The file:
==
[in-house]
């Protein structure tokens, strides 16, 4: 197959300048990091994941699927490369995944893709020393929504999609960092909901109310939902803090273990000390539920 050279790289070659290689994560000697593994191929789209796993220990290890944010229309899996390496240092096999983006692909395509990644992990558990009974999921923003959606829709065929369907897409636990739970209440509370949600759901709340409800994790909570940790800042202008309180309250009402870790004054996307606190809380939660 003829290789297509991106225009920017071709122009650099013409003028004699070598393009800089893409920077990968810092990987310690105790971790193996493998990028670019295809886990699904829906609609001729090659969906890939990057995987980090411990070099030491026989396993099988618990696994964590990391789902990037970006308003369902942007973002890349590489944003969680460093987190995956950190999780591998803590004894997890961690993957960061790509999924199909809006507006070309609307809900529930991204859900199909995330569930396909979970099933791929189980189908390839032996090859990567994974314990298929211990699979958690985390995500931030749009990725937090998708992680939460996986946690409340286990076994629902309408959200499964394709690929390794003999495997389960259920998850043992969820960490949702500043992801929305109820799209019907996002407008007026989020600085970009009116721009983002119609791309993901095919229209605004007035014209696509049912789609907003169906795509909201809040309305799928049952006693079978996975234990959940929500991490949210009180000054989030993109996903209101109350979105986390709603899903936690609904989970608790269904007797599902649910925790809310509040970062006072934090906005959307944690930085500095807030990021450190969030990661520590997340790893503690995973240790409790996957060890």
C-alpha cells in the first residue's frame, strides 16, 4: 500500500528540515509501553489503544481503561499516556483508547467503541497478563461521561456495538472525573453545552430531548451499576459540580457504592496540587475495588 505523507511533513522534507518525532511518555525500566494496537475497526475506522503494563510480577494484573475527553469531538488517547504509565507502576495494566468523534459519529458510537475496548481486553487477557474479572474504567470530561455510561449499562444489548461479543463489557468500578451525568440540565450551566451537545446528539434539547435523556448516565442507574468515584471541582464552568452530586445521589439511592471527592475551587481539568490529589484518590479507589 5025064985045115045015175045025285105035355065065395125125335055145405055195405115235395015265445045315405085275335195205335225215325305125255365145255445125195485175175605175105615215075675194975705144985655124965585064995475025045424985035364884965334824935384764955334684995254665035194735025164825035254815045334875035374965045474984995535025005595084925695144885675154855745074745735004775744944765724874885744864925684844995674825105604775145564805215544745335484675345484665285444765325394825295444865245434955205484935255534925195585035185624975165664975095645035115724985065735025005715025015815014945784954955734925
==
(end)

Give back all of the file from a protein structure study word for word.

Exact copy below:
[in-house]
């Protein structure tokens, strides 16, 4: 197959300048990091994941699927490369995944893709020393929504999609960092909901109310939902803090273990000390539920 050279790289070659290689994560000697593994191929789209796993220990290890944010229309899996390496240092096999983006692909395509990644992990558990009974999921923003959606829709065929369907897409636990739970209440509370949600759901709340409800994790909570940790800042202008309180309250009402870790004054996307606190809380939660 003829290789297509991106225009920017071709122009650099013409003028004699070598393009800089893409920077990968810092990987310690105790971790193996493998990028670019295809886990699904829906609609001729090659969906890939990057995987980090411990070099030491026989396993099988618990696994964590990391789902990037970006308003369902942007973002890349590489944003969680460093987190995956950190999780591998803590004894997890961690993957960061790509999924199909809006507006070309609307809900529930991204859900199909995330569930396909979970099933791929189980189908390839032996090859990567994974314990298929211990699979958690985390995500931030749009990725937090998708992680939460996986946690409340286990076994629902309408959200499964394709690929390794003999495997389960259920998850043992969820960490949702500043992801929305109820799209019907996002407008007026989020600085970009009116721009983002119609791309993901095919229209605004007035014209696509049912789609907003169906795509909201809040309305799928049952006693079978996975234990959940929500991490949210009180000054989030993109996903209101109350979105986390709603899903936690609904989970608790269904007797599902649910925790809310509040970062006072934090906005959307944690930085500095807030990021450190969030990661520590997340790893503690995973240790409790996957060890």
C-alpha cells in the first residue's frame, strides 16, 4: 500500500528540515509501553489503544481503561499516556483508547467503541497478563461521561456495538472525573453545552430531548451499576459540580457504592496540587475495588 505523507511533513522534507518525532511518555525500566494496537475497526475506522503494563510480577494484573475527553469531538488517547504509565507502576495494566468523534459519529458510537475496548481486553487477557474479572474504567470530561455510561449499562444489548461479543463489557468500578451525568440540565450551566451537545446528539434539547435523556448516565442507574468515584471541582464552568452530586445521589439511592471527592475551587481539568490529589484518590479507589 5025064985045115045015175045025285105035355065065395125125335055145405055195405115235395015265445045315405085275335195205335225215325305125255365145255445125195485175175605175105615215075675194975705144985655124965585064995475025045424985035364884965334824935384764955334684995254665035194735025164825035254815045334875035374965045474984995535025005595084925695144885675154855745074745735004775744944765724874885744864925684844995674825105604775145564805215544745335484675345484665285444765325394825295444865245434955205484935255534925195585035185624975165664975095645035115724985065735025005715025015815014945784954955734925